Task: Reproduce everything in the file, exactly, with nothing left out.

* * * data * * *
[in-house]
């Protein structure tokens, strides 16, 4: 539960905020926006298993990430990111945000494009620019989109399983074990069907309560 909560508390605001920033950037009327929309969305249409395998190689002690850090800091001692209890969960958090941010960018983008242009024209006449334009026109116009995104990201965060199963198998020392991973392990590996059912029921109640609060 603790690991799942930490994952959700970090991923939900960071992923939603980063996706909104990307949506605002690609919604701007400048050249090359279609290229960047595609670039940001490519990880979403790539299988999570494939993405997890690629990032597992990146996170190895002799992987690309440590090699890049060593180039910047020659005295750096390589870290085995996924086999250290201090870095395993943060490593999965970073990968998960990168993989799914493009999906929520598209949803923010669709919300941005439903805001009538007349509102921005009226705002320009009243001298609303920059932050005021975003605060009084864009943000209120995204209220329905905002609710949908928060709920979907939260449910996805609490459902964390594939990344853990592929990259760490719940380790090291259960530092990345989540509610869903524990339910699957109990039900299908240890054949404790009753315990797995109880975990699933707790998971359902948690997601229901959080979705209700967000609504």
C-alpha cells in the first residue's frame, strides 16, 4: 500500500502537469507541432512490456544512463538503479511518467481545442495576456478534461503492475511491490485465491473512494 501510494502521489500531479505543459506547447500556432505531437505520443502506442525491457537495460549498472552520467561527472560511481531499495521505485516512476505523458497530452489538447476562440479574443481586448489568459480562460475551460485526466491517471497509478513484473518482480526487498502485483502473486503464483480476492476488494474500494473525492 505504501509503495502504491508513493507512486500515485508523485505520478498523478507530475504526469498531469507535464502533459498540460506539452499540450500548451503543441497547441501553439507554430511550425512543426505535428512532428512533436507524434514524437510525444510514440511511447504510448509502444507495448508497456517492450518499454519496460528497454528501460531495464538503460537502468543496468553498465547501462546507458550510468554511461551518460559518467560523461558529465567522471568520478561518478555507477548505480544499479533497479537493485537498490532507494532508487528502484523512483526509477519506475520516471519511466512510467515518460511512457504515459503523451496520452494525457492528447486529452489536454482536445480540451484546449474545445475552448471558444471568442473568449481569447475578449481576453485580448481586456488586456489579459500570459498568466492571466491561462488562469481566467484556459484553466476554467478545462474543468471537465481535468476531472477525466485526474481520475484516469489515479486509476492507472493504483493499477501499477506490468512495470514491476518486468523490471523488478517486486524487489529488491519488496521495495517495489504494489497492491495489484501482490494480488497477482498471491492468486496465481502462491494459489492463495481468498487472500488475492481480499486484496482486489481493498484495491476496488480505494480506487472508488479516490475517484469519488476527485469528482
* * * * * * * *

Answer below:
[in-house]
């Protein structure tokens, strides 16, 4: 539960905020926006298993990430990111945000494009620019989109399983074990069907309560 909560508390605001920033950037009327929309969305249409395998190689002690850090800091001692209890969960958090941010960018983008242009024209006449334009026109116009995104990201965060199963198998020392991973392990590996059912029921109640609060 603790690991799942930490994952959700970090991923939900960071992923939603980063996706909104990307949506605002690609919604701007400048050249090359279609290229960047595609670039940001490519990880979403790539299988999570494939993405997890690629990032597992990146996170190895002799992987690309440590090699890049060593180039910047020659005295750096390589870290085995996924086999250290201090870095395993943060490593999965970073990968998960990168993989799914493009999906929520598209949803923010669709919300941005439903805001009538007349509102921005009226705002320009009243001298609303920059932050005021975003605060009084864009943000209120995204209220329905905002609710949908928060709920979907939260449910996805609490459902964390594939990344853990592929990259760490719940380790090291259960530092990345989540509610869903524990339910699957109990039900299908240890054949404790009753315990797995109880975990699933707790998971359902948690997601229901959080979705209700967000609504």
C-alpha cells in the first residue's frame, strides 16, 4: 500500500502537469507541432512490456544512463538503479511518467481545442495576456478534461503492475511491490485465491473512494 501510494502521489500531479505543459506547447500556432505531437505520443502506442525491457537495460549498472552520467561527472560511481531499495521505485516512476505523458497530452489538447476562440479574443481586448489568459480562460475551460485526466491517471497509478513484473518482480526487498502485483502473486503464483480476492476488494474500494473525492 505504501509503495502504491508513493507512486500515485508523485505520478498523478507530475504526469498531469507535464502533459498540460506539452499540450500548451503543441497547441501553439507554430511550425512543426505535428512532428512533436507524434514524437510525444510514440511511447504510448509502444507495448508497456517492450518499454519496460528497454528501460531495464538503460537502468543496468553498465547501462546507458550510468554511461551518460559518467560523461558529465567522471568520478561518478555507477548505480544499479533497479537493485537498490532507494532508487528502484523512483526509477519506475520516471519511466512510467515518460511512457504515459503523451496520452494525457492528447486529452489536454482536445480540451484546449474545445475552448471558444471568442473568449481569447475578449481576453485580448481586456488586456489579459500570459498568466492571466491561462488562469481566467484556459484553466476554467478545462474543468471537465481535468476531472477525466485526474481520475484516469489515479486509476492507472493504483493499477501499477506490468512495470514491476518486468523490471523488478517486486524487489529488491519488496521495495517495489504494489497492491495489484501482490494480488497477482498471491492468486496465481502462491494459489492463495481468498487472500488475492481480499486484496482486489481493498484495491476496488480505494480506487472508488479516490475517484469519488476527485469528482